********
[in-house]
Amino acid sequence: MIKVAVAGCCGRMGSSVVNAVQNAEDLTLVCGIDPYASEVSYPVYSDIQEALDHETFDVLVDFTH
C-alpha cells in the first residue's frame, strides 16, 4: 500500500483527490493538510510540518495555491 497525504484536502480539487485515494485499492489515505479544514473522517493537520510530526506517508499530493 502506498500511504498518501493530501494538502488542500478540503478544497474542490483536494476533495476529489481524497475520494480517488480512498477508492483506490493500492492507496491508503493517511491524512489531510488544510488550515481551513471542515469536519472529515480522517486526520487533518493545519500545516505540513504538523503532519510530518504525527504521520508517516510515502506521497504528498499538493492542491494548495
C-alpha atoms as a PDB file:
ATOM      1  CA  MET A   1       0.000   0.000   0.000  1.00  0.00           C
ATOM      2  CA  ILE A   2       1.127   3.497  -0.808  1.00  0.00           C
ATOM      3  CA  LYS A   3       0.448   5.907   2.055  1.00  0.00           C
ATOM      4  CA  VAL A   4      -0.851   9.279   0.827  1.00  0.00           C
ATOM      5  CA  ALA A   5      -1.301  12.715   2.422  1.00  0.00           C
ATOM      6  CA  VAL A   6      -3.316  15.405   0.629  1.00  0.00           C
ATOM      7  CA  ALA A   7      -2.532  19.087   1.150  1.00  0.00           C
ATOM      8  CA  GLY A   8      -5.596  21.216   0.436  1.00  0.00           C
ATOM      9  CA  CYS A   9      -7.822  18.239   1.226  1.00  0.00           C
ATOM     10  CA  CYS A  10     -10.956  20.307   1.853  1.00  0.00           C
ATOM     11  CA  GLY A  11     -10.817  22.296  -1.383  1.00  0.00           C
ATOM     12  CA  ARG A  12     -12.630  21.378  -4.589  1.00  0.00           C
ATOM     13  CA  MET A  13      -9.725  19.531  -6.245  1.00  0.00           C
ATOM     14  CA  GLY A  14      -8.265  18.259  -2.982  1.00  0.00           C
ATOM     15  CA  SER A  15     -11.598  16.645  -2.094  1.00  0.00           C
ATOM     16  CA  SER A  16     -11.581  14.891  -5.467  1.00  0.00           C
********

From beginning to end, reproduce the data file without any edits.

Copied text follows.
[in-house]
Amino acid sequence: MIKVAVAGCCGRMGSSVVNAVQNAEDLTLVCGIDPYASEVSYPVYSDIQEALDHETFDVLVDFTH
C-alpha cells in the first residue's frame, strides 16, 4: 500500500483527490493538510510540518495555491 497525504484536502480539487485515494485499492489515505479544514473522517493537520510530526506517508499530493 502506498500511504498518501493530501494538502488542500478540503478544497474542490483536494476533495476529489481524497475520494480517488480512498477508492483506490493500492492507496491508503493517511491524512489531510488544510488550515481551513471542515469536519472529515480522517486526520487533518493545519500545516505540513504538523503532519510530518504525527504521520508517516510515502506521497504528498499538493492542491494548495
C-alpha atoms as a PDB file:
ATOM      1  CA  MET A   1       0.000   0.000   0.000  1.00  0.00           C
ATOM      2  CA  ILE A   2       1.127   3.497  -0.808  1.00  0.00           C
ATOM      3  CA  LYS A   3       0.448   5.907   2.055  1.00  0.00           C
ATOM      4  CA  VAL A   4      -0.851   9.279   0.827  1.00  0.00           C
ATOM      5  CA  ALA A   5      -1.301  12.715   2.422  1.00  0.00           C
ATOM      6  CA  VAL A   6      -3.316  15.405   0.629  1.00  0.00           C
ATOM      7  CA  ALA A   7      -2.532  19.087   1.150  1.00  0.00           C
ATOM      8  CA  GLY A   8      -5.596  21.216   0.436  1.00  0.00           C
ATOM      9  CA  CYS A   9      -7.822  18.239   1.226  1.00  0.00           C
ATOM     10  CA  CYS A  10     -10.956  20.307   1.853  1.00  0.00           C
ATOM     11  CA  GLY A  11     -10.817  22.296  -1.383  1.00  0.00           C
ATOM     12  CA  ARG A  12     -12.630  21.378  -4.589  1.00  0.00           C
ATOM     13  CA  MET A  13      -9.725  19.531  -6.245  1.00  0.00           C
ATOM     14  CA  GLY A  14      -8.265  18.259  -2.982  1.00  0.00           C
ATOM     15  CA  SER A  15     -11.598  16.645  -2.094  1.00  0.00           C
ATOM     16  CA  SER A  16     -11.581  14.891  -5.467  1.00  0.00           C